“As a family, we had time to deal with Joe’s cancer,” said Diane, Joe’s mom and founding president of Joedance Film Festival. “He was of an age to understand what was going on and wanted us to continue to raise funds for Levine Children’s Hospital. For him to make a list of what he wanted us to do gave us a clear path.”

The Charlotte Ballet Center of Dance is now home to Joedance Film Festival

In fulfilling Joe’s wishes, the organization established a paid summer internship program at Levine Children’s Hospital for college students in the medical field. It also funds the recurrent bone cancer trial at Jeff Gordon Children’s Hospital and the Isabella Santos Foundation. It has also committed to fund first-line research technicians at Levine Children’s Hospital’s pediatric cancer research lab, which will open in 2019. For the past six years, Joedance coordinates Modern Salon & Spa to do a spa day every other month for the parents at Levine Children’s Hospital. To date, Joedance has donated over $150,000 to Levine Children’s Hospital.

Joedance is also the beneficiary of the Premier Property Solutions Panthers Tailgate Party. The next one will take place on Sunday, November 4 at 1341 S. Mint Street. If you’re in the area, stop by and support Joedance while cheering on our Carolina Panthers.

Pounding for Parker

Parker and his brother

It’s no wonder why so many people are pounding for Parker. His strength, resiliency and determination are such an inspiration.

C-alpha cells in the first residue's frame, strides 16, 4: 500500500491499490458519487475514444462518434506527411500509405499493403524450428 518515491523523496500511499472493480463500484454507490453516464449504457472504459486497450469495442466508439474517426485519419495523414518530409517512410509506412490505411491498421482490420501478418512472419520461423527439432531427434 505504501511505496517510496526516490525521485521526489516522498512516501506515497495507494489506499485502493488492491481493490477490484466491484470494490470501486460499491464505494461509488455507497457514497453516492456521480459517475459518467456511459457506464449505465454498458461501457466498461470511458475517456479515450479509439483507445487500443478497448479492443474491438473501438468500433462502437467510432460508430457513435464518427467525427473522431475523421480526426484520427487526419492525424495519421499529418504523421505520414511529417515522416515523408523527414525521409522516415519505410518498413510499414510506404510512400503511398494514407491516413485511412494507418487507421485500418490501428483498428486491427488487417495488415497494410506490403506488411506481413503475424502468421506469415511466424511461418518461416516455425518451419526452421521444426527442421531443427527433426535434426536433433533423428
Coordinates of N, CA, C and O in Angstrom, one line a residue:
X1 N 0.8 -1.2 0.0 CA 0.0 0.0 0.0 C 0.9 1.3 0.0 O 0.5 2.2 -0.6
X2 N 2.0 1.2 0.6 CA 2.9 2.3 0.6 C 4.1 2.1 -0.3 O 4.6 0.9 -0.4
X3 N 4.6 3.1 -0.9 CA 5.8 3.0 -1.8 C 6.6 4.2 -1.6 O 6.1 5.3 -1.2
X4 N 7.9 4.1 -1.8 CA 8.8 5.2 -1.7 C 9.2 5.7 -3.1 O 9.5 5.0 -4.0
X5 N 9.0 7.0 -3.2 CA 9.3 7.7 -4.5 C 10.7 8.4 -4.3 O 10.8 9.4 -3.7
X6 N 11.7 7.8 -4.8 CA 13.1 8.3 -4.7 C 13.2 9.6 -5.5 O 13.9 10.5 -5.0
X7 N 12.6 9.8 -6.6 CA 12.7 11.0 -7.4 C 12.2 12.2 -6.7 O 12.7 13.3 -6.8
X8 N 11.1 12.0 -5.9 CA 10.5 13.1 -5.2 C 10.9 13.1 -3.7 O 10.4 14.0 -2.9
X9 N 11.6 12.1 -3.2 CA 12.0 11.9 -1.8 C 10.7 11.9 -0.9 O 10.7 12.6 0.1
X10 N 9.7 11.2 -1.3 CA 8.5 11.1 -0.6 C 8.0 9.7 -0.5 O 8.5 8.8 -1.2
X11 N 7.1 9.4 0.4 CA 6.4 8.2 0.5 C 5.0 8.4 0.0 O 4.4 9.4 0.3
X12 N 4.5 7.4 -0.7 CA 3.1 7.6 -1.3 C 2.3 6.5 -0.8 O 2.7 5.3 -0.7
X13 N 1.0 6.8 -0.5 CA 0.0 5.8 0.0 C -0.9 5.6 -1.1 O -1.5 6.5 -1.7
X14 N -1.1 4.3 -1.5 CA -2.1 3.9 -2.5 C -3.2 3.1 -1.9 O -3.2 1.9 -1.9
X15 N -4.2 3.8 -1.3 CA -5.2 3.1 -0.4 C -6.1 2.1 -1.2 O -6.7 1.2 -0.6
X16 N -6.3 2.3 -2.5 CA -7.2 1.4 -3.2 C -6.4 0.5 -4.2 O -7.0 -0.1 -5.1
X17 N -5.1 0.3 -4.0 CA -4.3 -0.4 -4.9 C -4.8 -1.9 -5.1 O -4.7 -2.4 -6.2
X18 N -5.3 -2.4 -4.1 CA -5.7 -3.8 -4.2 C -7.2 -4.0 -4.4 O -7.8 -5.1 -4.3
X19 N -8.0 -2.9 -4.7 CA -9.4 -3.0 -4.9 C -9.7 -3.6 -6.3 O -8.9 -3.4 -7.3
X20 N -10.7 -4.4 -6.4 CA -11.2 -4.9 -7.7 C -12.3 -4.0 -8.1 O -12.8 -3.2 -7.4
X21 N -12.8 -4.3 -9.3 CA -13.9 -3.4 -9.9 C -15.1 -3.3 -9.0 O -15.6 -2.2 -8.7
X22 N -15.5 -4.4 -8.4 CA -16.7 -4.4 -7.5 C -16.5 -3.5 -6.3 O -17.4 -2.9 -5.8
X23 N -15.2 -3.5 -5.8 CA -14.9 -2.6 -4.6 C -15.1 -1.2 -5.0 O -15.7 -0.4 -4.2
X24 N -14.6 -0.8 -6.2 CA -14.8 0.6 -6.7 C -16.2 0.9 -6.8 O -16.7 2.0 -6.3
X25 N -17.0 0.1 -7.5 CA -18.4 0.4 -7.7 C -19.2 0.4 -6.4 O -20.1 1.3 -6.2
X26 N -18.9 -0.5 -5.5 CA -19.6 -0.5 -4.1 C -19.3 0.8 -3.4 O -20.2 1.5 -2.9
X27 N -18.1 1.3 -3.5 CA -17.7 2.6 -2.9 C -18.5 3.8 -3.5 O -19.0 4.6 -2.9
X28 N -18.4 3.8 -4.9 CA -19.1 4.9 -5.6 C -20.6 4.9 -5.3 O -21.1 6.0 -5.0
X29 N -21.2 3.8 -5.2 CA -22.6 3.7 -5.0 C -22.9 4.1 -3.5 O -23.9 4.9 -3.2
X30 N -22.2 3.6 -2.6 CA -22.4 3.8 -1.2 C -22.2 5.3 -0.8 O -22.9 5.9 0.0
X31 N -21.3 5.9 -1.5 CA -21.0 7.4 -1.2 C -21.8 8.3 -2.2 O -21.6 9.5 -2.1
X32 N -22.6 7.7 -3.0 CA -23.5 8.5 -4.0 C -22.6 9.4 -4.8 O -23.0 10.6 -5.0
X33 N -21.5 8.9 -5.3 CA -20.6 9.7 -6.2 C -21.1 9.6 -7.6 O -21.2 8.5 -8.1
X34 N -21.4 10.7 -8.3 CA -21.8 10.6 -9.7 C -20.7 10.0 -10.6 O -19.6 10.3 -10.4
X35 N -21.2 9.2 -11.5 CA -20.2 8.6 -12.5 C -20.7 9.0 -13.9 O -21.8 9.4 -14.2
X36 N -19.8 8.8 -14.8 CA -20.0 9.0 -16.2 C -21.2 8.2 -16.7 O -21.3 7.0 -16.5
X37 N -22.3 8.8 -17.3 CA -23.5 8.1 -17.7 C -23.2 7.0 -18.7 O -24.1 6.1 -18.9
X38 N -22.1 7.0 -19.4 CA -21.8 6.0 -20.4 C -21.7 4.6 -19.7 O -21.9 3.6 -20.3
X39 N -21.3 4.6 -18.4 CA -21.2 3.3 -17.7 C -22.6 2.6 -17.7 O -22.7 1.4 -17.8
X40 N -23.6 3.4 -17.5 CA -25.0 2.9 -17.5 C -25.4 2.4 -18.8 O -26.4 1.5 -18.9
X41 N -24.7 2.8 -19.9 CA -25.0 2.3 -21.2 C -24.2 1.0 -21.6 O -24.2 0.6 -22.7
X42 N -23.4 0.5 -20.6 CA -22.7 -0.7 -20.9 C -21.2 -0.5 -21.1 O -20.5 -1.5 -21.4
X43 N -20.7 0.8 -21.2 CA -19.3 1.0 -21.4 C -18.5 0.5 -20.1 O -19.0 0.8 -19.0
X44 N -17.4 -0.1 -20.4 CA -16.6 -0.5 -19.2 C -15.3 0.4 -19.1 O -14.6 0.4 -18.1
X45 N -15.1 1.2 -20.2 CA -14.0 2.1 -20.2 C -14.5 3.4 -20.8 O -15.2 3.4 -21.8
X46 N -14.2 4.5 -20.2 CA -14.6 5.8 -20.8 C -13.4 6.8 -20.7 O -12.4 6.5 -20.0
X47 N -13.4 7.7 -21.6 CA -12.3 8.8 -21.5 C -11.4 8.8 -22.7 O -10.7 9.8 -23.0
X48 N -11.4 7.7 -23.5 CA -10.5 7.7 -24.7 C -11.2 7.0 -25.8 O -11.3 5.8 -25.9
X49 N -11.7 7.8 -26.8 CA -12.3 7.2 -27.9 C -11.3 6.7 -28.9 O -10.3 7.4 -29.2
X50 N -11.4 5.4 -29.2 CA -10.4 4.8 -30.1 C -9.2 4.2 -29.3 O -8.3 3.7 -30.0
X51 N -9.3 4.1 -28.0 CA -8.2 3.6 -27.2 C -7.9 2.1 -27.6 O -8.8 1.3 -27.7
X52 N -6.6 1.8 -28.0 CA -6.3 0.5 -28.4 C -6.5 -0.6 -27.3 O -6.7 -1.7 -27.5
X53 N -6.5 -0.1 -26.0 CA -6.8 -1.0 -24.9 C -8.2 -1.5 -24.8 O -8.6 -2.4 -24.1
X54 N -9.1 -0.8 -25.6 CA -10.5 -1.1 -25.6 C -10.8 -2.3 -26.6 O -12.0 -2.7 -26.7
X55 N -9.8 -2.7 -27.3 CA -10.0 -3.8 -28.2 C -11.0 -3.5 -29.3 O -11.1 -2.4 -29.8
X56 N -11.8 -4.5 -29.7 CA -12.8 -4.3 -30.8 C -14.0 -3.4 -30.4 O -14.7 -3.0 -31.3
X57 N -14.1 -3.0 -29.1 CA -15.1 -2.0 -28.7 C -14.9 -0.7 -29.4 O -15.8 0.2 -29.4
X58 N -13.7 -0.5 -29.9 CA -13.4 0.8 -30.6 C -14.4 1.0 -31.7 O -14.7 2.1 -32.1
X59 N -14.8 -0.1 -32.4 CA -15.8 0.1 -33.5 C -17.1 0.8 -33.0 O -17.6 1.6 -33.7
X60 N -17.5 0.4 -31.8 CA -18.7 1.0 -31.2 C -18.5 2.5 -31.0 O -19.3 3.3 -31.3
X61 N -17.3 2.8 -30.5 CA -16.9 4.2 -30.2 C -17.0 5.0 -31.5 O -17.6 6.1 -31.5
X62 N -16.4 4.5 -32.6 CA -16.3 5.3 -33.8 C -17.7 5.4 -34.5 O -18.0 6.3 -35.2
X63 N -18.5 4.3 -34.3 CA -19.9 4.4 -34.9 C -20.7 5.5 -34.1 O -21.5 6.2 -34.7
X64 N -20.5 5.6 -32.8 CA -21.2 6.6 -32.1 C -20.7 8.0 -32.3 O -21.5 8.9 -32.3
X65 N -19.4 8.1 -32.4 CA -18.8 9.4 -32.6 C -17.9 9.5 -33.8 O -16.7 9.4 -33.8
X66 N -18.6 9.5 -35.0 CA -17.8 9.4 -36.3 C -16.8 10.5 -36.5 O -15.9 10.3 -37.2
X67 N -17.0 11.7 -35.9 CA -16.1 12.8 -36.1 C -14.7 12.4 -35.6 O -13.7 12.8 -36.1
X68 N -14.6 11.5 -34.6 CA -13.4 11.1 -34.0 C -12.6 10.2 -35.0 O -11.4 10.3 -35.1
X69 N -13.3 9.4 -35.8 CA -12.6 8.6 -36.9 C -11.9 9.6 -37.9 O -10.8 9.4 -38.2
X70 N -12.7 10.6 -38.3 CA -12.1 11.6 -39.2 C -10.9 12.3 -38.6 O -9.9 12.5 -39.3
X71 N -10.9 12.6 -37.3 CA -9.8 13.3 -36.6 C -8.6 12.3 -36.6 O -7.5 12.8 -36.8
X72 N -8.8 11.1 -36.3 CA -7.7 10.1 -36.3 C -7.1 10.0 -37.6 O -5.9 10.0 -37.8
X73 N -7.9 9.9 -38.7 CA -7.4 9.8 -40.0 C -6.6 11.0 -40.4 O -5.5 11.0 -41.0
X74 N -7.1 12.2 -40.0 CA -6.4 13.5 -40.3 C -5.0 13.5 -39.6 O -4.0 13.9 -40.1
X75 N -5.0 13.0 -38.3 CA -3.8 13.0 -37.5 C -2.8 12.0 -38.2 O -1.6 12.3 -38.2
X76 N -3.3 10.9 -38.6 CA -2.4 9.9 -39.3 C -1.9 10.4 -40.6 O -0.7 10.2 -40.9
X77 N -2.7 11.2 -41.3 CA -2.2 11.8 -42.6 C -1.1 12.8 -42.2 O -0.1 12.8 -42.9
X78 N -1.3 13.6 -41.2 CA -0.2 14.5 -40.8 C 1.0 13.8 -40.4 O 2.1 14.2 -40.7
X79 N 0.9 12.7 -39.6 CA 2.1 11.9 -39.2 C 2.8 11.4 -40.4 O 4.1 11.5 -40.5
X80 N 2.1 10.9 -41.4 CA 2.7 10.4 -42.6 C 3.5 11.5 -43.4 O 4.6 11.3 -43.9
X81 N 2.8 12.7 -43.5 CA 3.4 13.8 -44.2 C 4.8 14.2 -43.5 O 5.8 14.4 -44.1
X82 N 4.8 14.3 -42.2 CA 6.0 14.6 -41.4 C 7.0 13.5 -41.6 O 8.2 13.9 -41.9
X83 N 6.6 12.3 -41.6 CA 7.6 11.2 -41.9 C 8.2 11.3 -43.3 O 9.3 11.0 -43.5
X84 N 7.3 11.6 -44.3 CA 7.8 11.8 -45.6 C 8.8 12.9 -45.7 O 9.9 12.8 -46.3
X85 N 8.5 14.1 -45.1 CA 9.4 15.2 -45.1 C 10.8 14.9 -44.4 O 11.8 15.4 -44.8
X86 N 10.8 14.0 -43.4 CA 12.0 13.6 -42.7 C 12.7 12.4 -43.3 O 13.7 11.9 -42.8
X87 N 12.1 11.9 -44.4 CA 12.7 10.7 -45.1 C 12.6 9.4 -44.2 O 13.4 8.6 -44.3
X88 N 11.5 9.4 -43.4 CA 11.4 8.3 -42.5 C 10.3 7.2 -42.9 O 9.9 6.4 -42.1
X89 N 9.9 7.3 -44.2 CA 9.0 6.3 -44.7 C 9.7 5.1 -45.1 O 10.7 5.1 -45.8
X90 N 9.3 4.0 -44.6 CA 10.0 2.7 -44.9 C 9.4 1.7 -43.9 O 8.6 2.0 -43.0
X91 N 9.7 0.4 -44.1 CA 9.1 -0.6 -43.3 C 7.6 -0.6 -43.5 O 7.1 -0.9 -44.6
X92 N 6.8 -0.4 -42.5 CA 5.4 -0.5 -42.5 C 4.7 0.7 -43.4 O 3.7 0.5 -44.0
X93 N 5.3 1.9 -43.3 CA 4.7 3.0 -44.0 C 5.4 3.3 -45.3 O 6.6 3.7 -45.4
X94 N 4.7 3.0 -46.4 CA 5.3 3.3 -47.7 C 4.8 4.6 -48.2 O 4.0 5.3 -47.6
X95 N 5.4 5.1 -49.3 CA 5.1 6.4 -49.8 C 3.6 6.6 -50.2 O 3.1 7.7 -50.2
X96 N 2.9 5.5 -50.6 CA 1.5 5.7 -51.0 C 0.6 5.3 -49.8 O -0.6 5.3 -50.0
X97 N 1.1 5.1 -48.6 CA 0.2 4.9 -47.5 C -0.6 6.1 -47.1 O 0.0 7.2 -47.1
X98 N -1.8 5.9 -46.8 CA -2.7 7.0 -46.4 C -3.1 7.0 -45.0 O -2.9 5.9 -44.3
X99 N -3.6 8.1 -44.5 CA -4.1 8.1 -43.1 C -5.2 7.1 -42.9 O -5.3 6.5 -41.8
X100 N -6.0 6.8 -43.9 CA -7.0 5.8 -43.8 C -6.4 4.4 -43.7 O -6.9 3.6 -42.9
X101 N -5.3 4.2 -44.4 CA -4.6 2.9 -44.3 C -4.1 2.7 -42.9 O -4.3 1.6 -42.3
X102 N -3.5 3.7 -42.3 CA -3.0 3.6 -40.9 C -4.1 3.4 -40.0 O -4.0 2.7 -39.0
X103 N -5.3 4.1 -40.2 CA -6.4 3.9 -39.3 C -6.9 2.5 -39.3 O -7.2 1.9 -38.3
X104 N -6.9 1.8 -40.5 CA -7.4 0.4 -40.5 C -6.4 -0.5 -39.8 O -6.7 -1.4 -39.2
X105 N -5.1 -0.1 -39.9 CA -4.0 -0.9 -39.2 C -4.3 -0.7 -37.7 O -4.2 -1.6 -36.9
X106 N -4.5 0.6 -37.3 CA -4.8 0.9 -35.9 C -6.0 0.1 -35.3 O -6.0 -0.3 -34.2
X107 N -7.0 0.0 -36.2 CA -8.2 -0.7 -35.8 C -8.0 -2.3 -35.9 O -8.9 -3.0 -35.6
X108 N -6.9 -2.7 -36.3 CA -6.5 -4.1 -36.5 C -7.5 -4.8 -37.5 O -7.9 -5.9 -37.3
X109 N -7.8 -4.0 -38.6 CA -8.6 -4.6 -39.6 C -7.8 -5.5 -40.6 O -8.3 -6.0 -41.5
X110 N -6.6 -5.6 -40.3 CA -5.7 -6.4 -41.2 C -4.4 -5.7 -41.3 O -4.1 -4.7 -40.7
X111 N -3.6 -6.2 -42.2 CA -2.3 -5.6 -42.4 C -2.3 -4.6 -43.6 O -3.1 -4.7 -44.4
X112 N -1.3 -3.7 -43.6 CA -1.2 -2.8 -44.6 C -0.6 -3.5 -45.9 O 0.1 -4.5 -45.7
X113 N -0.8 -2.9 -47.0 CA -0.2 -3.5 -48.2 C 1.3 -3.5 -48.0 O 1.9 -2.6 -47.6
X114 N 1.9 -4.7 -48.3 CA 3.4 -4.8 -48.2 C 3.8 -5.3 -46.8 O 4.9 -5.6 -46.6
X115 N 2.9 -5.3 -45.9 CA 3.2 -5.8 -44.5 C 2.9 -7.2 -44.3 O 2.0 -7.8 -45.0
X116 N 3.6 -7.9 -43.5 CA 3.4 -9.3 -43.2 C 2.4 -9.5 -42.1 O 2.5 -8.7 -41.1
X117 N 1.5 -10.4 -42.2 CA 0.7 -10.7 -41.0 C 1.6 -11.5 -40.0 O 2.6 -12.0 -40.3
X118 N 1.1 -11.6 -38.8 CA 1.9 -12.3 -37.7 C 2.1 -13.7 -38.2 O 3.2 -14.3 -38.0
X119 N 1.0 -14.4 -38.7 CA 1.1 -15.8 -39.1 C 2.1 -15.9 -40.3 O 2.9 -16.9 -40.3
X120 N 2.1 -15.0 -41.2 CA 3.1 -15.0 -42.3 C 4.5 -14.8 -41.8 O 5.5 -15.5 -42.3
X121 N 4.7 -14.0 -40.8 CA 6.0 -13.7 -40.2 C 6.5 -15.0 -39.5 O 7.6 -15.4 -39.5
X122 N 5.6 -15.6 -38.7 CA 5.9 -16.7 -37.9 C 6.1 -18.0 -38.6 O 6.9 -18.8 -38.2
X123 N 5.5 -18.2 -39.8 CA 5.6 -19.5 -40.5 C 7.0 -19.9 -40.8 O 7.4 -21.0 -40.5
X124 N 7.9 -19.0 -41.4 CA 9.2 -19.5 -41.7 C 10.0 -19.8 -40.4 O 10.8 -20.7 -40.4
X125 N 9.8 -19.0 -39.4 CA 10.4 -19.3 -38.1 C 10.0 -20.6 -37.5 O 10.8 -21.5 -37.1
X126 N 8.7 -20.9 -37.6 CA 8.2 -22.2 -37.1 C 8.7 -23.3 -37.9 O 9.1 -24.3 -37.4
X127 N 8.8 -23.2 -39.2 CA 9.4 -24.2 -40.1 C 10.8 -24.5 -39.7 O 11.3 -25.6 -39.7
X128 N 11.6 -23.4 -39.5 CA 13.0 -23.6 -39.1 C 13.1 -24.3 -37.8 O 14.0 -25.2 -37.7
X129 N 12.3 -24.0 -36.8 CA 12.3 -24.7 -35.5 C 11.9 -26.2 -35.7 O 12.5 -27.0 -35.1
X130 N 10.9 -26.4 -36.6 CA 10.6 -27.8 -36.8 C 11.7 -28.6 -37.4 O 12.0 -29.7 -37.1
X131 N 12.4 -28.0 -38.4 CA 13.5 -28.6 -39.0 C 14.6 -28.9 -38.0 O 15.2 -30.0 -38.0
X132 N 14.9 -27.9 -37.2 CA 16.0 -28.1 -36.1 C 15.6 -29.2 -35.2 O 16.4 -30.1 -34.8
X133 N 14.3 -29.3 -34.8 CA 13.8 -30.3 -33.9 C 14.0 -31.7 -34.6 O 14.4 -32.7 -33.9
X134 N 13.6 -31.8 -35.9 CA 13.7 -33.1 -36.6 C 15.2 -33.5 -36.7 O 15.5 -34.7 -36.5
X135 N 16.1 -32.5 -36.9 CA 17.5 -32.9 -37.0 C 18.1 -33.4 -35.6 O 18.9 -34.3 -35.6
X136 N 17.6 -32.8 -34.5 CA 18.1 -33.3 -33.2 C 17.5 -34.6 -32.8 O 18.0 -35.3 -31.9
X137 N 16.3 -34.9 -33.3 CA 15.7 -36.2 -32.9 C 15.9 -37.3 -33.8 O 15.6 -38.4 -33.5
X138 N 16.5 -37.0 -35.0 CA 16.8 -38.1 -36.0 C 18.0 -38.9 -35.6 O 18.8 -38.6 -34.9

Parker was nearly seven years old when diagnosed with a very rare tumor on his spine. His cancer, which originated between one of his vertebrae, runs from his tail bone up into his lower brain. Because the tumor was mixed in with nerves in his spinal column, it was too risky to remove. So Parker underwent two different types of chemotherapy, which he completed in May 2017.

He also has more nerve damage in his left hand, but doesn’t let that stop him. Today, the fun-spirited nine-year-old is in third grade and has resumed school and his favorite sport – lacrosse. As part of his ongoing therapy, Parker continues to get monthly checkups and quarterly MRIs at Atrium Health’s Levine Children’s Hospital.

“He’s doing really well; living life like a normal kid and being a great big brother,” said his mom, Allison. “He has lots of energy, a good sense of humor and is very driven.”